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February 14, 2017
On February 27, cadets from West Point's Class of 2018 will honor the families of U.S. Military Academy graduates dating back to 1924 as part of a symbolic and solemn ceremony called the "Ring Melt."
During the event at Pease & Curren's headquarters in Warwick, R.I., the donated class rings of 41 West Point graduates — many of whom have passed away — will be dropped in a crucible along with a "legacy sample" of gold from the 410 previously donated rings.
The resulting ingot will be merged with new gold to create the class rings for the current cadets, symbolically and physically reaffirming the bond between the West Point Class of 2018 and the Long Gray Line of West Point graduates. The U.S. Military Academy was founded in 1802, and the legacy sample contains precious metal from rings spanning the classes of 1896 to 1997.
This is the 17th consecutive year that cadets have been invited to the Pease & Curren refinery to witness the Ring Melt.
Many of the families of the donors will be on hand to present the rings for melting. Before the rings are melted, each one will be displayed along with a bio of the donor. Then, one by one, the names of all 41 donors will be read aloud and a member of the donor's family will take the ring and place it in the crucible. The rings are then melted in a furnace and the liquid metal is poured into the form, creating an ingot.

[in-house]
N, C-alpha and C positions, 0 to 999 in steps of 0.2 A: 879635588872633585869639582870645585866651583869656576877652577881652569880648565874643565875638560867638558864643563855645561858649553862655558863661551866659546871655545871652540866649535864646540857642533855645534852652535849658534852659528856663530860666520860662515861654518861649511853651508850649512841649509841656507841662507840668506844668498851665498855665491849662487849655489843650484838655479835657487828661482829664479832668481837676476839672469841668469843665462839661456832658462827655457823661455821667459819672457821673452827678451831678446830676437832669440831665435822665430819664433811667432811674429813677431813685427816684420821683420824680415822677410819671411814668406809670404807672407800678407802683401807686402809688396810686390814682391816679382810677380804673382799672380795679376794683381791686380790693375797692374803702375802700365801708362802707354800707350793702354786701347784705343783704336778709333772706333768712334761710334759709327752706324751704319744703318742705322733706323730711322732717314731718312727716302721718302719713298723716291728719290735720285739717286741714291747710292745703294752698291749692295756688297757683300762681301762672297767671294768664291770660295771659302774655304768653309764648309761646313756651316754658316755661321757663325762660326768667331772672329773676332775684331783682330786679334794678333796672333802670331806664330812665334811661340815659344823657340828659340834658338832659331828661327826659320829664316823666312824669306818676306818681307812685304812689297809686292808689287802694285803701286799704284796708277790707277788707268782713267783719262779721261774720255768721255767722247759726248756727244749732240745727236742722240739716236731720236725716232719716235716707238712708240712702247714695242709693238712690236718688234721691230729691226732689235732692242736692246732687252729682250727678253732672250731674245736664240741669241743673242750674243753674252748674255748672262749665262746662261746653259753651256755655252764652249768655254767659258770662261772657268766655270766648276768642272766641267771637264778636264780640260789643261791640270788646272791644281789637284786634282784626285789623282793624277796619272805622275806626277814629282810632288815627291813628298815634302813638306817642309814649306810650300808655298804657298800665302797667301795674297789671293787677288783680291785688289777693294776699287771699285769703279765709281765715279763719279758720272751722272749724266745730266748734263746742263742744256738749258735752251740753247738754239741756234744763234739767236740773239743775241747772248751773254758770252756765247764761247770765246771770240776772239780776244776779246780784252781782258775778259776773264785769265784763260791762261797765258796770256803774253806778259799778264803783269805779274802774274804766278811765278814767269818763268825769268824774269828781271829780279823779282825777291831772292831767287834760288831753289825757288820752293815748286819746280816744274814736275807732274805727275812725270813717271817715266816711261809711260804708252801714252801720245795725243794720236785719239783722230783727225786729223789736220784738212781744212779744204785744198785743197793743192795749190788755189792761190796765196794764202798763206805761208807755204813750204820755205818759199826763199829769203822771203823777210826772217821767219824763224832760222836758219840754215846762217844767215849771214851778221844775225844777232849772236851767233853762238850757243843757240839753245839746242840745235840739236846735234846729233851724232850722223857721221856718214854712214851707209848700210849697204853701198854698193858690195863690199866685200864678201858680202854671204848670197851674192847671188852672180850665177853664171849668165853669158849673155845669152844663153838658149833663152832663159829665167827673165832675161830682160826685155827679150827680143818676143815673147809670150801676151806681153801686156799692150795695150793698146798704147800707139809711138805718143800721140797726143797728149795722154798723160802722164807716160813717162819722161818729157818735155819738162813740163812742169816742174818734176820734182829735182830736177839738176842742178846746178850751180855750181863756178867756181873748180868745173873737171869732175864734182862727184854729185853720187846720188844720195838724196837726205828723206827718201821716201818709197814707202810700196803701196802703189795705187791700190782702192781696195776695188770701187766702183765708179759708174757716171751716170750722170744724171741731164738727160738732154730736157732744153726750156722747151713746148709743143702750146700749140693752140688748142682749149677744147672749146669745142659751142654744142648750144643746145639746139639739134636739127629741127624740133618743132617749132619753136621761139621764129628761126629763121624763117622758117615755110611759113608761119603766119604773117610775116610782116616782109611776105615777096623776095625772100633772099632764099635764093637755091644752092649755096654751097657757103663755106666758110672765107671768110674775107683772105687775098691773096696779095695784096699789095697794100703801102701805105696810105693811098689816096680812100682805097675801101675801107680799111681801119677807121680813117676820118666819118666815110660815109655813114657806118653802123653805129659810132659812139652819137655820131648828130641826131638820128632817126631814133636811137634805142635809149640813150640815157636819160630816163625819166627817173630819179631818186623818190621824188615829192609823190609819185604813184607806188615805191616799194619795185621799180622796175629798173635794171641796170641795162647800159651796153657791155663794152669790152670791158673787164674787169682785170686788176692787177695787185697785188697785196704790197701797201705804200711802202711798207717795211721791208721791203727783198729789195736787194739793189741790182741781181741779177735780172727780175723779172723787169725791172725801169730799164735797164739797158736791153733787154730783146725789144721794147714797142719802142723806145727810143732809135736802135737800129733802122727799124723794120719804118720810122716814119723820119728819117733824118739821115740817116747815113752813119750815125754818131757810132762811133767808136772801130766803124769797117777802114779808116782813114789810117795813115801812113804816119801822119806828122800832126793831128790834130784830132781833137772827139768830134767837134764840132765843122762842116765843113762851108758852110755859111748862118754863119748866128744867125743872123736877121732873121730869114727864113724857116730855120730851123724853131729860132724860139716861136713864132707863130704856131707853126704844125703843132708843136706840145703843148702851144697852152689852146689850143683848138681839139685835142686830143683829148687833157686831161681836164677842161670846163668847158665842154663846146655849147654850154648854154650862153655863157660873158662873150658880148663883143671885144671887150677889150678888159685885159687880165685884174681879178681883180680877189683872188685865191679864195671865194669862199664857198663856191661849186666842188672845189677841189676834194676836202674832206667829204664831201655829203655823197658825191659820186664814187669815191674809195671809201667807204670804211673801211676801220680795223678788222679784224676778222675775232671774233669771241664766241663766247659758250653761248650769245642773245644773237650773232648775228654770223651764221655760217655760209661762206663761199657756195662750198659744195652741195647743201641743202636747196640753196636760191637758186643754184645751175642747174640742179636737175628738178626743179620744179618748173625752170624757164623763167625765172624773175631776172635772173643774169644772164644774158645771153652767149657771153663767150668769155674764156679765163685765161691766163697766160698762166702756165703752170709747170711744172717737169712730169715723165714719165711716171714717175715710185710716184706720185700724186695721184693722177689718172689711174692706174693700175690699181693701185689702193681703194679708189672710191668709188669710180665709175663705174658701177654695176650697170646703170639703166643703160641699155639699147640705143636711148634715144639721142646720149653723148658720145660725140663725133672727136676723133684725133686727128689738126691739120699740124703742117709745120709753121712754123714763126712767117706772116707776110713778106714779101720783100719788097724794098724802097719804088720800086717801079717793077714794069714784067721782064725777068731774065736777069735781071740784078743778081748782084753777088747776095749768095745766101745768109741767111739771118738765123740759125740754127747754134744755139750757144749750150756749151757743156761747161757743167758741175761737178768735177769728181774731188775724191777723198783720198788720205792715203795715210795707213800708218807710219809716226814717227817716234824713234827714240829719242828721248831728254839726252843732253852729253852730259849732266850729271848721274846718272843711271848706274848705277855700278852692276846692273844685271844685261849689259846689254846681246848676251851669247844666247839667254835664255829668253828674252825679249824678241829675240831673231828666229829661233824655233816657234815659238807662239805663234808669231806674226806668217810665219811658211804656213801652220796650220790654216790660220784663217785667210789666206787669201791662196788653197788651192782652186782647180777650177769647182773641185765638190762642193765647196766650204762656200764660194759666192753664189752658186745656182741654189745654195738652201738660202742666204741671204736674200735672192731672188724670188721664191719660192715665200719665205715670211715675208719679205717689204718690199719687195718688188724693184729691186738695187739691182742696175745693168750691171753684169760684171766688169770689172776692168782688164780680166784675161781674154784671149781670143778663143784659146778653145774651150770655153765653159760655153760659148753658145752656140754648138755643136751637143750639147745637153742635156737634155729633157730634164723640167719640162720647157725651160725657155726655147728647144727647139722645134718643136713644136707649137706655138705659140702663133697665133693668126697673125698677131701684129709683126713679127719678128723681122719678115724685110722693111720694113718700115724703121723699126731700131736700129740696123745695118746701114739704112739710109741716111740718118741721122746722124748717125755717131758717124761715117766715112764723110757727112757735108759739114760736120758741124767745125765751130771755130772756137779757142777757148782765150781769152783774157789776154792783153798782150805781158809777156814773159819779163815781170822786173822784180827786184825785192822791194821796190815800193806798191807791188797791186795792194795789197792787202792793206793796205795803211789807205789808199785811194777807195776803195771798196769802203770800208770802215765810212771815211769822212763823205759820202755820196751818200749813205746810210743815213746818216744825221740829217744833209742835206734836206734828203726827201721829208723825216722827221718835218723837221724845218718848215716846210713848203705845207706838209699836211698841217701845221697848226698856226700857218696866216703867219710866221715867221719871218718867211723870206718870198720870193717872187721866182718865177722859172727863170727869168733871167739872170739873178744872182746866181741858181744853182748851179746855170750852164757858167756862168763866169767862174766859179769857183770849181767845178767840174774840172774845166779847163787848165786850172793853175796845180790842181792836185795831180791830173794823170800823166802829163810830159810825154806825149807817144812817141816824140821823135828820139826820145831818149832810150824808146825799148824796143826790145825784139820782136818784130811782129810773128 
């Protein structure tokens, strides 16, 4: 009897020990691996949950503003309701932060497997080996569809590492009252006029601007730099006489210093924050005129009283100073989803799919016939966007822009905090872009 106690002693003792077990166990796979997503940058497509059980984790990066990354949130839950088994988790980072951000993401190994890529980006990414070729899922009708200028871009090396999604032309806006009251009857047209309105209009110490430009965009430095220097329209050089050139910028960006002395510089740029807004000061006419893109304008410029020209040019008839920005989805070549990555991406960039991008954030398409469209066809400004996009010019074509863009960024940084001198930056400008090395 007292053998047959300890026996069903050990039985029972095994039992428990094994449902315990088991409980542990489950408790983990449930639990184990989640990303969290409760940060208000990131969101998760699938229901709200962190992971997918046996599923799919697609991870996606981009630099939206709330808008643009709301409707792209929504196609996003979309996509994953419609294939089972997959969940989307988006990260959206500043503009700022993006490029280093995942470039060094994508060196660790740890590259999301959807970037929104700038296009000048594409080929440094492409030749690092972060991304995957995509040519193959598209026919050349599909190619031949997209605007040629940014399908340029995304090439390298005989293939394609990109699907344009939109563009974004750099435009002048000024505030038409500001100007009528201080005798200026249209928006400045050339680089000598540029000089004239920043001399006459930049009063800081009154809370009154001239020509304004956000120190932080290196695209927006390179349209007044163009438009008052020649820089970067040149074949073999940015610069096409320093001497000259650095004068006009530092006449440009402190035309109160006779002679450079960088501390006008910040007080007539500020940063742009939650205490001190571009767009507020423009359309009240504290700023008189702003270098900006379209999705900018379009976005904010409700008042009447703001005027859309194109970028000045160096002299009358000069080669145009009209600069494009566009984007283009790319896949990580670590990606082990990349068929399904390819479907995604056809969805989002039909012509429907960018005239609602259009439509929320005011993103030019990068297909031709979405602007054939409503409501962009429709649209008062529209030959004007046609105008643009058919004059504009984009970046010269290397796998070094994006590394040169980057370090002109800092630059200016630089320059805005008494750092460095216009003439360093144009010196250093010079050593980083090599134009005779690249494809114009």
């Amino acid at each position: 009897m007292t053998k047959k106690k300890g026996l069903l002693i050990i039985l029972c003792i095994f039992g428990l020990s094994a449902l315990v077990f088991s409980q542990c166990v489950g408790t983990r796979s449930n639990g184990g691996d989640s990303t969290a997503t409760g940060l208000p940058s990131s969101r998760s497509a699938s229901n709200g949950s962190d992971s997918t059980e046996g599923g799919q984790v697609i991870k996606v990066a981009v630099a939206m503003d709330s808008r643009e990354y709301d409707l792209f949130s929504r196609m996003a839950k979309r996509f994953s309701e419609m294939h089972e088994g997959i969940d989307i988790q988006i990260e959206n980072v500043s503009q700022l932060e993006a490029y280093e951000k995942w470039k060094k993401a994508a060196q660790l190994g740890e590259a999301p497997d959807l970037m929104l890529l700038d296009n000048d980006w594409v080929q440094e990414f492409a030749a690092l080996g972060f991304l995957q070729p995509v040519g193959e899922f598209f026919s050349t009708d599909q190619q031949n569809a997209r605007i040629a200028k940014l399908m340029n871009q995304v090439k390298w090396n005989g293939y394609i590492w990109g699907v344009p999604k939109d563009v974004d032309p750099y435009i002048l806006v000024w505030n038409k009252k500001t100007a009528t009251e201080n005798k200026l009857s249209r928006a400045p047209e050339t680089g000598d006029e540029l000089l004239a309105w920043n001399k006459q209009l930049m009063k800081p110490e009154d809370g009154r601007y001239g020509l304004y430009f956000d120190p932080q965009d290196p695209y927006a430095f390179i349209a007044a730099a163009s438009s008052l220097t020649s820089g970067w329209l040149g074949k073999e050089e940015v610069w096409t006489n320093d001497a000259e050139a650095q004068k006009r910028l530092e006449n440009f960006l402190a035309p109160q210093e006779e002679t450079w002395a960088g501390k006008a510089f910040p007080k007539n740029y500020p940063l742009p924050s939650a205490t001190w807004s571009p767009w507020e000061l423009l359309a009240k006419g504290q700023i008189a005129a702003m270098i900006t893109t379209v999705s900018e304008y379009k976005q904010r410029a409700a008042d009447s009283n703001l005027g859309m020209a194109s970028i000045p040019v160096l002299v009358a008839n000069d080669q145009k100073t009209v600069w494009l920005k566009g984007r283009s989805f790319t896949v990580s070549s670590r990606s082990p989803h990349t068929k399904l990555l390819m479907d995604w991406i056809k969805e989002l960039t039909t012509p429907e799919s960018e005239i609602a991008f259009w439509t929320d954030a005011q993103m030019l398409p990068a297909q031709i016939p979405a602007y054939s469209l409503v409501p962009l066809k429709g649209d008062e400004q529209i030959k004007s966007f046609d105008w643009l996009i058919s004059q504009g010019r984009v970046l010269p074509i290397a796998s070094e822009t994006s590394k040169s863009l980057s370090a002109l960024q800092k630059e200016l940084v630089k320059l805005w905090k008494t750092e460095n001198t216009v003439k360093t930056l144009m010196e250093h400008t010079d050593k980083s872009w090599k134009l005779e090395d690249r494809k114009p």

The cleaned and cooled ingot is then passed around from cadet to cadet, further demonstrating continuity of the current class with the ones that came before it.
Pease & Curren reports that one of the rings donated this year belonged to Lt. Gen. James M. Gavin, Class of 1929. Nicknamed “Jumpin’ Jim,” Gavin was the third Commanding General of the 82nd Airborne Division during World War II and was the only American general officer to make four combat jumps in the war.
Another ring in the melt was donated by Thomas H. Paprocki, USMA Class of 1954. Paprocki’s granddaughter, Cadet Amy Johnston, is a member of the Class of 2018.
The Ring Melt was conceived by retired Lt. Col. Ron Turner, Class of 1958. He proposed that donations of class rings would be collected from West Point alumni and their descendants.
“We all were proud to receive our ring, the symbol of membership in the Long Gray Line," Turner wrote. "Perhaps we would have been even prouder had our new class rings included traces of the gold from rings of past graduates — some of whom served many years before we, our parents, or even our grandparents were born.”
West Point is credited with originating the concept of the class ring in 1835, as West Point became the first American university to honor its senior class with a treasured keepsake of gold.
Credits: Cadets class ring photo via Flickr by John Pellino/USMA DPTMS VI Creative Commons BY-NC-ND 2.0; Screen captures via YouTube.com.